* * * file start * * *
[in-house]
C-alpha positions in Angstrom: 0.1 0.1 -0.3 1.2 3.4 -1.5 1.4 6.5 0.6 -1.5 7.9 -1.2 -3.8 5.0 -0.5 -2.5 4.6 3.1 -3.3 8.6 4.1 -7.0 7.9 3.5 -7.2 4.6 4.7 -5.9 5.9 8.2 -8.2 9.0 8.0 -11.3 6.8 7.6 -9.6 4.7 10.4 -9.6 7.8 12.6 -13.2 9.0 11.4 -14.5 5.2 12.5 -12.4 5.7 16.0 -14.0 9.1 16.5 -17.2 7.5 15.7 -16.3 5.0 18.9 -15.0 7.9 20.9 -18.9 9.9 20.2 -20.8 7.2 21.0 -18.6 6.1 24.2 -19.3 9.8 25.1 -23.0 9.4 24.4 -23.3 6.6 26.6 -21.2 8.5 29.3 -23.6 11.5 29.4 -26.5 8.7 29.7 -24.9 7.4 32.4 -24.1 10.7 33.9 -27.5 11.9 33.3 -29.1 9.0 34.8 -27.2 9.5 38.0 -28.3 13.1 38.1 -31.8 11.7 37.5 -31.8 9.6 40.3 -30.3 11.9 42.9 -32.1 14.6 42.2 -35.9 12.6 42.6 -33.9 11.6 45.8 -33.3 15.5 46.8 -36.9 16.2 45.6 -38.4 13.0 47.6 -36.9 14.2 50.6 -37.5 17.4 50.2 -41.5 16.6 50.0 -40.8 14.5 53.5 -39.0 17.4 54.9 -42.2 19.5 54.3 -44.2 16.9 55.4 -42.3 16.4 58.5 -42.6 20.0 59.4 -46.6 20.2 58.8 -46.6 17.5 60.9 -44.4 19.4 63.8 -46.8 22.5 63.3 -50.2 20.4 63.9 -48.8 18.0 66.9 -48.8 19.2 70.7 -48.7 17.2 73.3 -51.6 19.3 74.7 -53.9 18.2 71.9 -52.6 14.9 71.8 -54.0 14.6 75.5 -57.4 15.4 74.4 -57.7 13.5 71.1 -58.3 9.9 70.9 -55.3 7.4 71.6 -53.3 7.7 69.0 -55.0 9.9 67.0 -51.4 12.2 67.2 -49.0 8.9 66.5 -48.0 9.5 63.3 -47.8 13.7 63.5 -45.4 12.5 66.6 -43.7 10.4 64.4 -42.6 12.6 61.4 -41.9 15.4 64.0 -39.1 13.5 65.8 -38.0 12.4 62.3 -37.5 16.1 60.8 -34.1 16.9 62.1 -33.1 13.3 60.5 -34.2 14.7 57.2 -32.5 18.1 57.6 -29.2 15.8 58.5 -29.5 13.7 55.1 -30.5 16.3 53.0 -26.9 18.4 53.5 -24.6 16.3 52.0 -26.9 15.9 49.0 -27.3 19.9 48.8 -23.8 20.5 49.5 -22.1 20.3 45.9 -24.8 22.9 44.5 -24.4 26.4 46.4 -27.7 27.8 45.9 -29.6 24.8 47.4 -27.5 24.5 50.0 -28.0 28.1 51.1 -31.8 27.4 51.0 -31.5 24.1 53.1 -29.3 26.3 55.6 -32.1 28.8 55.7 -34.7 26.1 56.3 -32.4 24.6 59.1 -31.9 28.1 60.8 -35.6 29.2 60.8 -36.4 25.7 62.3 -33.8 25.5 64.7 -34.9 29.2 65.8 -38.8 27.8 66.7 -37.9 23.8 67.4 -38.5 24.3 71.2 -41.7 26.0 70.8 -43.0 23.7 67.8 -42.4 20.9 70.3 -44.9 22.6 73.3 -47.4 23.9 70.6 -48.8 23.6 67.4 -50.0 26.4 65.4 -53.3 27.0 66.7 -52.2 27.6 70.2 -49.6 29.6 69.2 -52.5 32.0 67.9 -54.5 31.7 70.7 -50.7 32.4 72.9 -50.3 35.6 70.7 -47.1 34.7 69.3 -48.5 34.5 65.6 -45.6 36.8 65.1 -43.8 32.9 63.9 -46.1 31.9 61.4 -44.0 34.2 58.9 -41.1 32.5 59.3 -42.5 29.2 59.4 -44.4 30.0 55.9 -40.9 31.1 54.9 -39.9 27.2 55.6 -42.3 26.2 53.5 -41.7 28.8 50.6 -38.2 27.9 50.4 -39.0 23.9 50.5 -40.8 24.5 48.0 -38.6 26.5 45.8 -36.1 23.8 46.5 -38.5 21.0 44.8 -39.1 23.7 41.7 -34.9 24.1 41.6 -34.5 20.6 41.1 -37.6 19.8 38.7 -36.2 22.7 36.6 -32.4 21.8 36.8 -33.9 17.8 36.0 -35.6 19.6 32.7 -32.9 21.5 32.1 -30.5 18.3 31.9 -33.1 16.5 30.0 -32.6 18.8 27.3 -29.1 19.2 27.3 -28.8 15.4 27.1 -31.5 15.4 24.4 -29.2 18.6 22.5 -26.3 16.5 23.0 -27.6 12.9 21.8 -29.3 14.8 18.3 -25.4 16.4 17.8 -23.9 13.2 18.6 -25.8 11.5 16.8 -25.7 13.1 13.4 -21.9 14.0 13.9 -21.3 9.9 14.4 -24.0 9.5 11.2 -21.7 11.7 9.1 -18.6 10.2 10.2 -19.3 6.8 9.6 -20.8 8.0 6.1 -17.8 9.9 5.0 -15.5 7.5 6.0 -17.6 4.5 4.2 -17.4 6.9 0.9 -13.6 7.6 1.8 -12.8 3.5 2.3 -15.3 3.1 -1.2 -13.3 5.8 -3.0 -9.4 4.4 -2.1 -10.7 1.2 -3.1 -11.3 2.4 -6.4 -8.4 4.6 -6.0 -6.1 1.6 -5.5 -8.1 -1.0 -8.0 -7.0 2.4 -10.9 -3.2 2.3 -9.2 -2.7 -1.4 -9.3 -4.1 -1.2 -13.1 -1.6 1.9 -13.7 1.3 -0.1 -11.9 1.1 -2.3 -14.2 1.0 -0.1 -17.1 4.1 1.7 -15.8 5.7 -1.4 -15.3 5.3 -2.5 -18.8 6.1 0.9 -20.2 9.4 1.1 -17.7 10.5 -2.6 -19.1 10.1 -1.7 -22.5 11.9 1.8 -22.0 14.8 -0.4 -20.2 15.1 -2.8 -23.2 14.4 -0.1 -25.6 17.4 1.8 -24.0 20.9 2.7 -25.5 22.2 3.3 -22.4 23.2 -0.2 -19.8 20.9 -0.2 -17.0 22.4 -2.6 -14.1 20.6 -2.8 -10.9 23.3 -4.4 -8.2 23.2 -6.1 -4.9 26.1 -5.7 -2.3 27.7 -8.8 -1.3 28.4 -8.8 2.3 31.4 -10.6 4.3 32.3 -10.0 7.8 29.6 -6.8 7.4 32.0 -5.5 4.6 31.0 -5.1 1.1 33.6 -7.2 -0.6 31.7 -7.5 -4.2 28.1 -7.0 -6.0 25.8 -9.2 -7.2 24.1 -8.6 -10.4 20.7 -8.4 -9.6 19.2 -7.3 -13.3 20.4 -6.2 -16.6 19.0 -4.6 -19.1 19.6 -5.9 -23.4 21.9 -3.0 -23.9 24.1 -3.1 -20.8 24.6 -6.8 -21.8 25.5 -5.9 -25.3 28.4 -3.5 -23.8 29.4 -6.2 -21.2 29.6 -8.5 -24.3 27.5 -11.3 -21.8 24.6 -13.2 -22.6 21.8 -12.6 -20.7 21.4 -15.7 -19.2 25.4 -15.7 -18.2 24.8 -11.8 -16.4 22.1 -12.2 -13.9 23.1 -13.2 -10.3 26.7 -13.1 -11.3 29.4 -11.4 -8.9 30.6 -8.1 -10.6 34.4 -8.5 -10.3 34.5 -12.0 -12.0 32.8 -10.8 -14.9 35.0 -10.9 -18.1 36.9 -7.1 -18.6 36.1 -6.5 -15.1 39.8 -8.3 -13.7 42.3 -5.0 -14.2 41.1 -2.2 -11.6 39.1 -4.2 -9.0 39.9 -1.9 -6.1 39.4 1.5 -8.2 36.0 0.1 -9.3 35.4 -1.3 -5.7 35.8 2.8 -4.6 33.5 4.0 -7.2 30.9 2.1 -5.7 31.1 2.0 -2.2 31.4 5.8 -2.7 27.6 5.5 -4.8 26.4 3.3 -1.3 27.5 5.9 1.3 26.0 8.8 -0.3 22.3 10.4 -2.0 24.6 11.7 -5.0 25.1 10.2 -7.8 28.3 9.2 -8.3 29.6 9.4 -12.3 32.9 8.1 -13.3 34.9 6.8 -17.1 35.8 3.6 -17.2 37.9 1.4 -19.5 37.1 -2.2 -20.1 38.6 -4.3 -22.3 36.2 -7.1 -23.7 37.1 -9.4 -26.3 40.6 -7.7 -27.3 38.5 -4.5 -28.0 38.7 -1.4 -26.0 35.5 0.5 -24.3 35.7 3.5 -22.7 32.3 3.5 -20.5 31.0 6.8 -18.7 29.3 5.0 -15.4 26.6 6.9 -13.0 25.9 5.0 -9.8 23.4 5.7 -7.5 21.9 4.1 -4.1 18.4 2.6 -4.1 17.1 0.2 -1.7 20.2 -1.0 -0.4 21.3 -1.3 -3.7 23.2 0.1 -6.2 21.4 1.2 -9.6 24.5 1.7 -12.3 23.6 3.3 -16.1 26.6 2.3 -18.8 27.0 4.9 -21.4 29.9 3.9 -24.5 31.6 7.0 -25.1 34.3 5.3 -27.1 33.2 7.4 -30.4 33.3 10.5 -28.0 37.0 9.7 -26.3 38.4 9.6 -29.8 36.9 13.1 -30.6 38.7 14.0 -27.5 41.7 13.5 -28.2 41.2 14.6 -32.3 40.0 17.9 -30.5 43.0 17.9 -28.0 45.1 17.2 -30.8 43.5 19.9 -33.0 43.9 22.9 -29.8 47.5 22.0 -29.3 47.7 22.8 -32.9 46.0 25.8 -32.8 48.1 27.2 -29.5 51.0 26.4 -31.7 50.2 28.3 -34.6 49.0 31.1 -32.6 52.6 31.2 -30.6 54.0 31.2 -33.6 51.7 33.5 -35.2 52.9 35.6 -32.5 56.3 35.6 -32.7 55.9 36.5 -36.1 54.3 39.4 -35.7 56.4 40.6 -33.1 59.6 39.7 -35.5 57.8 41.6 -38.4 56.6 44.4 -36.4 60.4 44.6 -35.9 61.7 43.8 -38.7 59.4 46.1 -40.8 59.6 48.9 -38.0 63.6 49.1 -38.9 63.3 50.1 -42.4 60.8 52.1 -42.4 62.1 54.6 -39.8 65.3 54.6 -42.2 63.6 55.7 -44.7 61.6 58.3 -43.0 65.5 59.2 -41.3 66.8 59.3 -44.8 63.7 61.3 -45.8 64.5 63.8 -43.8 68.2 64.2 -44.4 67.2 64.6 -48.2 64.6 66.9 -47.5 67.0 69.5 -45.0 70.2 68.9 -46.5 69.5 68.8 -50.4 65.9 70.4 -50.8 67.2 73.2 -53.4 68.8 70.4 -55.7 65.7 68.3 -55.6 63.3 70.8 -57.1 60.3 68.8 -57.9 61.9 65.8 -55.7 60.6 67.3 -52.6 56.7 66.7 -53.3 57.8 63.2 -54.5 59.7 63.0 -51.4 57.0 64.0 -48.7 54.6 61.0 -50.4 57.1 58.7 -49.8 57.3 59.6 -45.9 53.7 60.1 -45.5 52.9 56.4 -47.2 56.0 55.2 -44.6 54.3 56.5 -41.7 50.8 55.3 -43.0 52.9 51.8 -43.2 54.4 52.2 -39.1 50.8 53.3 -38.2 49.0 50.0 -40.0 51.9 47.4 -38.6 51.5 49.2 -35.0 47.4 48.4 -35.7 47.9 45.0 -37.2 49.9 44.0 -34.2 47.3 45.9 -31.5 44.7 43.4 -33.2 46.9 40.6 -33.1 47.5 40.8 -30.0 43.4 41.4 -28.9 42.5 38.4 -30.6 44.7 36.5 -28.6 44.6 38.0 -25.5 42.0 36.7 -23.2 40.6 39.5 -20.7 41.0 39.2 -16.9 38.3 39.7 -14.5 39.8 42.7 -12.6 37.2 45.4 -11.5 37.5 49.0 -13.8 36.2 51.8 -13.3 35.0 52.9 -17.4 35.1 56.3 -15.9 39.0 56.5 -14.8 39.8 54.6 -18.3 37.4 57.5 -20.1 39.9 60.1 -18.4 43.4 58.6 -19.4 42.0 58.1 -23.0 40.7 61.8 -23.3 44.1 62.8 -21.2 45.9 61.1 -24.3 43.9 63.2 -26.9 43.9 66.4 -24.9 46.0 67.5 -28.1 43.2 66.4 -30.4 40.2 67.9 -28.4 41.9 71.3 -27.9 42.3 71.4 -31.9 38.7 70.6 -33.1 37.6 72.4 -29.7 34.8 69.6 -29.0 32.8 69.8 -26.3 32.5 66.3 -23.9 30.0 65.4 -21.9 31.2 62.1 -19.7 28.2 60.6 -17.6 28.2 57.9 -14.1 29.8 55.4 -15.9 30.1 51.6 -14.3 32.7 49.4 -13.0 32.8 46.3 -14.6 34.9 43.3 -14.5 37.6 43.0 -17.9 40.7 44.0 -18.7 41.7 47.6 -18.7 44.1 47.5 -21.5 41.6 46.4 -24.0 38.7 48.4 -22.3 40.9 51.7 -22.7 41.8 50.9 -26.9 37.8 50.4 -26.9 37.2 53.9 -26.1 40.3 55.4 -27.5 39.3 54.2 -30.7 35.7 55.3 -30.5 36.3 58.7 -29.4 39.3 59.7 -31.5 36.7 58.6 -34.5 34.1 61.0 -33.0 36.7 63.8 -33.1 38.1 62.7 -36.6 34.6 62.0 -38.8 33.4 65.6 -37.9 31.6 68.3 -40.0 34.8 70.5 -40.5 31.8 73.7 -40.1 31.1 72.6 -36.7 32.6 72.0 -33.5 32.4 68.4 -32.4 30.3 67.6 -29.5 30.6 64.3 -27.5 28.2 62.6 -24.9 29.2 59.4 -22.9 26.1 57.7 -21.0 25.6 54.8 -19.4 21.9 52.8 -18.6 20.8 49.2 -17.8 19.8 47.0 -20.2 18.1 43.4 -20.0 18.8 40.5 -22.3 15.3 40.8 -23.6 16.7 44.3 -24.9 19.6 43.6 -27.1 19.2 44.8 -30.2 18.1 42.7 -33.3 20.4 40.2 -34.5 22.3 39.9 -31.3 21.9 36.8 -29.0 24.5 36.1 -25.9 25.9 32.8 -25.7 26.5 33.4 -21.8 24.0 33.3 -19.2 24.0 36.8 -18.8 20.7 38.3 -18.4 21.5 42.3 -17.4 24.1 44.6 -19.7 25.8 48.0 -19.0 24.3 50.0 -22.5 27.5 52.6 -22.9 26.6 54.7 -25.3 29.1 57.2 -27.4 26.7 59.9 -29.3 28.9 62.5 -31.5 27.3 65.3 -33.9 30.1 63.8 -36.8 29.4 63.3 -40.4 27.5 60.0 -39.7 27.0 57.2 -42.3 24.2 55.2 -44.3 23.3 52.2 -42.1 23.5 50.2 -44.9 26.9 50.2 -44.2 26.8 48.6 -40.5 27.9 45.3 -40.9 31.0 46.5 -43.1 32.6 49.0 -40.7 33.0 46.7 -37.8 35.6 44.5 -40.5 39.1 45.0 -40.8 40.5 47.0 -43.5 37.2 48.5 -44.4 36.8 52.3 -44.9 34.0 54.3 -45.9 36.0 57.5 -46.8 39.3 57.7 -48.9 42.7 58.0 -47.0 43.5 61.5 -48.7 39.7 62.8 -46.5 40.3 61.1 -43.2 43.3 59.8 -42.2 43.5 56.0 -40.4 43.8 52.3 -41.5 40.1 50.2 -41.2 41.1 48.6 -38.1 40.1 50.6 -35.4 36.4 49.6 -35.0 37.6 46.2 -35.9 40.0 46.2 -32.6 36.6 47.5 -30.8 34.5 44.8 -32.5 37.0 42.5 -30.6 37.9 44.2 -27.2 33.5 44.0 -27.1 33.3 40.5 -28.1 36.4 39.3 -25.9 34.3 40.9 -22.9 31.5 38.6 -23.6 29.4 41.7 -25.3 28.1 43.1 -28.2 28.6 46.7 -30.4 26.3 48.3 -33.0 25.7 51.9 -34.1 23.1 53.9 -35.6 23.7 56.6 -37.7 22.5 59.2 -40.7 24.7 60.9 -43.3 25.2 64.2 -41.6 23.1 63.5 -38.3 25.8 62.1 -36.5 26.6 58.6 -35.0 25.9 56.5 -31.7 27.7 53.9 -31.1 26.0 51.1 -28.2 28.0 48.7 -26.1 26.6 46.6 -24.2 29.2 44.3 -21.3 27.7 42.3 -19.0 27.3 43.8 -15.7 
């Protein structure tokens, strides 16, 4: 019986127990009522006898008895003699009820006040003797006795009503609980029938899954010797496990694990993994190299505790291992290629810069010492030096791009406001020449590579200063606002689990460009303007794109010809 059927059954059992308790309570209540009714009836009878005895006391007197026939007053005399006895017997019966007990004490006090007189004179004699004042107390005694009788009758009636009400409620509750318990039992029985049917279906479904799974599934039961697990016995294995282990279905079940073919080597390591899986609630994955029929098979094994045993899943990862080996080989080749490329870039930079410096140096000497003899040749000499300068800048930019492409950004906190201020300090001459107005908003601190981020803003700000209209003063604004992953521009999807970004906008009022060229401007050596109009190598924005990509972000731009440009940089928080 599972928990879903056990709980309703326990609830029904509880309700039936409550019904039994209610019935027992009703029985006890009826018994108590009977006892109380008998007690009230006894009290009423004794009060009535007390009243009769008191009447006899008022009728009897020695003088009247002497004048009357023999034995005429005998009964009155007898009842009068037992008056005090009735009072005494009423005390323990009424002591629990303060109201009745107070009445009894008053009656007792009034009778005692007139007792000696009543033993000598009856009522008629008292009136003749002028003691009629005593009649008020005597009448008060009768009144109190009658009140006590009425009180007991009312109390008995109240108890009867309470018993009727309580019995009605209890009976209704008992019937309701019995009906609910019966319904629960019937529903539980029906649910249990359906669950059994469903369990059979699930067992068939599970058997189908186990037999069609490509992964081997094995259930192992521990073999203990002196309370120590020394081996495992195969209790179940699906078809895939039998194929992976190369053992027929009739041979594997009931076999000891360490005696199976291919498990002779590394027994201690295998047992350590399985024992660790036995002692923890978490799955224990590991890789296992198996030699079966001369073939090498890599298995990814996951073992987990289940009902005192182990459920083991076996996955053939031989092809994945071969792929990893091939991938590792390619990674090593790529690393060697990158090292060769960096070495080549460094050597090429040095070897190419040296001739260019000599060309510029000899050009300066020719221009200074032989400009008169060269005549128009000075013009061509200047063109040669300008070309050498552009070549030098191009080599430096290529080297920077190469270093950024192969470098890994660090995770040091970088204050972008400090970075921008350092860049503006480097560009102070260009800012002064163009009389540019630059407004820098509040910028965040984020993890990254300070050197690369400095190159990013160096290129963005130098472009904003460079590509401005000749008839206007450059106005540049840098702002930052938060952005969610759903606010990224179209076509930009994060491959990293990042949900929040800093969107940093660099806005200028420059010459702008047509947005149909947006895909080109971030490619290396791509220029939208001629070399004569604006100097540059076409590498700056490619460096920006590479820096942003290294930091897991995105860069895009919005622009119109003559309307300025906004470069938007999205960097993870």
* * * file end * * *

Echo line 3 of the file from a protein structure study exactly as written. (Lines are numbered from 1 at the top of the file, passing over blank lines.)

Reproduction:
């Protein structure tokens, strides 16, 4: 019986127990009522006898008895003699009820006040003797006795009503609980029938899954010797496990694990993994190299505790291992290629810069010492030096791009406001020449590579200063606002689990460009303007794109010809 059927059954059992308790309570209540009714009836009878005895006391007197026939007053005399006895017997019966007990004490006090007189004179004699004042107390005694009788009758009636009400409620509750318990039992029985049917279906479904799974599934039961697990016995294995282990279905079940073919080597390591899986609630994955029929098979094994045993899943990862080996080989080749490329870039930079410096140096000497003899040749000499300068800048930019492409950004906190201020300090001459107005908003601190981020803003700000209209003063604004992953521009999807970004906008009022060229401007050596109009190598924005990509972000731009440009940089928080 599972928990879903056990709980309703326990609830029904509880309700039936409550019904039994209610019935027992009703029985006890009826018994108590009977006892109380008998007690009230006894009290009423004794009060009535007390009243009769008191009447006899008022009728009897020695003088009247002497004048009357023999034995005429005998009964009155007898009842009068037992008056005090009735009072005494009423005390323990009424002591629990303060109201009745107070009445009894008053009656007792009034009778005692007139007792000696009543033993000598009856009522008629008292009136003749002028003691009629005593009649008020005597009448008060009768009144109190009658009140006590009425009180007991009312109390008995109240108890009867309470018993009727309580019995009605209890009976209704008992019937309701019995009906609910019966319904629960019937529903539980029906649910249990359906669950059994469903369990059979699930067992068939599970058997189908186990037999069609490509992964081997094995259930192992521990073999203990002196309370120590020394081996495992195969209790179940699906078809895939039998194929992976190369053992027929009739041979594997009931076999000891360490005696199976291919498990002779590394027994201690295998047992350590399985024992660790036995002692923890978490799955224990590991890789296992198996030699079966001369073939090498890599298995990814996951073992987990289940009902005192182990459920083991076996996955053939031989092809994945071969792929990893091939991938590792390619990674090593790529690393060697990158090292060769960096070495080549460094050597090429040095070897190419040296001739260019000599060309510029000899050009300066020719221009200074032989400009008169060269005549128009000075013009061509200047063109040669300008070309050498552009070549030098191009080599430096290529080297920077190469270093950024192969470098890994660090995770040091970088204050972008400090970075921008350092860049503006480097560009102070260009800012002064163009009389540019630059407004820098509040910028965040984020993890990254300070050197690369400095190159990013160096290129963005130098472009904003460079590509401005000749008839206007450059106005540049840098702002930052938060952005969610759903606010990224179209076509930009994060491959990293990042949900929040800093969107940093660099806005200028420059010459702008047509947005149909947006895909080109971030490619290396791509220029939208001629070399004569604006100097540059076409590498700056490619460096920006590479820096942003290294930091897991995105860069895009919005622009119109003559309307300025906004470069938007999205960097993870």